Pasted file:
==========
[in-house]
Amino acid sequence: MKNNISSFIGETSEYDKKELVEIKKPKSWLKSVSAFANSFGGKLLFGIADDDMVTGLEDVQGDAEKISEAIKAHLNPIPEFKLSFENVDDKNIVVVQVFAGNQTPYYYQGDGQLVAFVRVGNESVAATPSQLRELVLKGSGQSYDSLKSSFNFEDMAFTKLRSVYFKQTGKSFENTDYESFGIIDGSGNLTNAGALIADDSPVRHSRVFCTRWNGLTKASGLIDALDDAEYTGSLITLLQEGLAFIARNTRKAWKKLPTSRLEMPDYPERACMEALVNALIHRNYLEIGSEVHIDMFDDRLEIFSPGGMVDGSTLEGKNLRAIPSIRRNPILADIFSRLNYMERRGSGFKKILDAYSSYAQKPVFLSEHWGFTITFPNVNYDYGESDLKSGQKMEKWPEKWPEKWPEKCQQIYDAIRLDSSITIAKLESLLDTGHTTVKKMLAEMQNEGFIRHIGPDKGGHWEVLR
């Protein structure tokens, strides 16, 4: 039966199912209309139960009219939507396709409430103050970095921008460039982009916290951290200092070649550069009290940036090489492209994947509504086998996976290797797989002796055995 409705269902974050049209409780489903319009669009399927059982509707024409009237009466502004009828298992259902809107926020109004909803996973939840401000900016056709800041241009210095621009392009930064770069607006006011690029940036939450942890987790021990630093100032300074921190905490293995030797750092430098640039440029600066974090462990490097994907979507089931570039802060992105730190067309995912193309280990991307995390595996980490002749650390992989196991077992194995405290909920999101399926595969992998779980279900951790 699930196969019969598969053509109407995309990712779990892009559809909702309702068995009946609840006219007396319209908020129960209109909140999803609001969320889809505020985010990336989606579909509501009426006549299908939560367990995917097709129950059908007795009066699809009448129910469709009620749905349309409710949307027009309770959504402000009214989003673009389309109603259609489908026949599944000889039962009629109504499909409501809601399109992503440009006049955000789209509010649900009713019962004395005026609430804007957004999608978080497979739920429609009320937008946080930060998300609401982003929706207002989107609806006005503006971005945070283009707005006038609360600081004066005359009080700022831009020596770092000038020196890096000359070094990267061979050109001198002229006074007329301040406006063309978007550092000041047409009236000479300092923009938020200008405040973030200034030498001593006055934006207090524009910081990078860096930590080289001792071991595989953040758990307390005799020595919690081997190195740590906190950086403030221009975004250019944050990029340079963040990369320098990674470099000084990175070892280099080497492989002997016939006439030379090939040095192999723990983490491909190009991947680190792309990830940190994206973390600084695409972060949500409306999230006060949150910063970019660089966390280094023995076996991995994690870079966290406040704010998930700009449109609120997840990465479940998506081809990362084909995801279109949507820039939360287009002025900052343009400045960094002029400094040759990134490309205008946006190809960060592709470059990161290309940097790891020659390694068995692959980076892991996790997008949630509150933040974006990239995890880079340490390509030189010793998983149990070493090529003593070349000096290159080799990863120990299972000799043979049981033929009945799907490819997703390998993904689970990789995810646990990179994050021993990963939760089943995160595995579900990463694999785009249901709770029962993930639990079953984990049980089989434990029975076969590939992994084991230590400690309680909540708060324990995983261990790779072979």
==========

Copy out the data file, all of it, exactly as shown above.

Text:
[in-house]
Amino acid sequence: MKNNISSFIGETSEYDKKELVEIKKPKSWLKSVSAFANSFGGKLLFGIADDDMVTGLEDVQGDAEKISEAIKAHLNPIPEFKLSFENVDDKNIVVVQVFAGNQTPYYYQGDGQLVAFVRVGNESVAATPSQLRELVLKGSGQSYDSLKSSFNFEDMAFTKLRSVYFKQTGKSFENTDYESFGIIDGSGNLTNAGALIADDSPVRHSRVFCTRWNGLTKASGLIDALDDAEYTGSLITLLQEGLAFIARNTRKAWKKLPTSRLEMPDYPERACMEALVNALIHRNYLEIGSEVHIDMFDDRLEIFSPGGMVDGSTLEGKNLRAIPSIRRNPILADIFSRLNYMERRGSGFKKILDAYSSYAQKPVFLSEHWGFTITFPNVNYDYGESDLKSGQKMEKWPEKWPEKWPEKCQQIYDAIRLDSSITIAKLESLLDTGHTTVKKMLAEMQNEGFIRHIGPDKGGHWEVLR
């Protein structure tokens, strides 16, 4: 039966199912209309139960009219939507396709409430103050970095921008460039982009916290951290200092070649550069009290940036090489492209994947509504086998996976290797797989002796055995 409705269902974050049209409780489903319009669009399927059982509707024409009237009466502004009828298992259902809107926020109004909803996973939840401000900016056709800041241009210095621009392009930064770069607006006011690029940036939450942890987790021990630093100032300074921190905490293995030797750092430098640039440029600066974090462990490097994907979507089931570039802060992105730190067309995912193309280990991307995390595996980490002749650390992989196991077992194995405290909920999101399926595969992998779980279900951790 699930196969019969598969053509109407995309990712779990892009559809909702309702068995009946609840006219007396319209908020129960209109909140999803609001969320889809505020985010990336989606579909509501009426006549299908939560367990995917097709129950059908007795009066699809009448129910469709009620749905349309409710949307027009309770959504402000009214989003673009389309109603259609489908026949599944000889039962009629109504499909409501809601399109992503440009006049955000789209509010649900009713019962004395005026609430804007957004999608978080497979739920429609009320937008946080930060998300609401982003929706207002989107609806006005503006971005945070283009707005006038609360600081004066005359009080700022831009020596770092000038020196890096000359070094990267061979050109001198002229006074007329301040406006063309978007550092000041047409009236000479300092923009938020200008405040973030200034030498001593006055934006207090524009910081990078860096930590080289001792071991595989953040758990307390005799020595919690081997190195740590906190950086403030221009975004250019944050990029340079963040990369320098990674470099000084990175070892280099080497492989002997016939006439030379090939040095192999723990983490491909190009991947680190792309990830940190994206973390600084695409972060949500409306999230006060949150910063970019660089966390280094023995076996991995994690870079966290406040704010998930700009449109609120997840990465479940998506081809990362084909995801279109949507820039939360287009002025900052343009400045960094002029400094040759990134490309205008946006190809960060592709470059990161290309940097790891020659390694068995692959980076892991996790997008949630509150933040974006990239995890880079340490390509030189010793998983149990070493090529003593070349000096290159080799990863120990299972000799043979049981033929009945799907490819997703390998993904689970990789995810646990990179994050021993990963939760089943995160595995579900990463694999785009249901709770029962993930639990079953984990049980089989434990029975076969590939992994084991230590400690309680909540708060324990995983261990790779072979």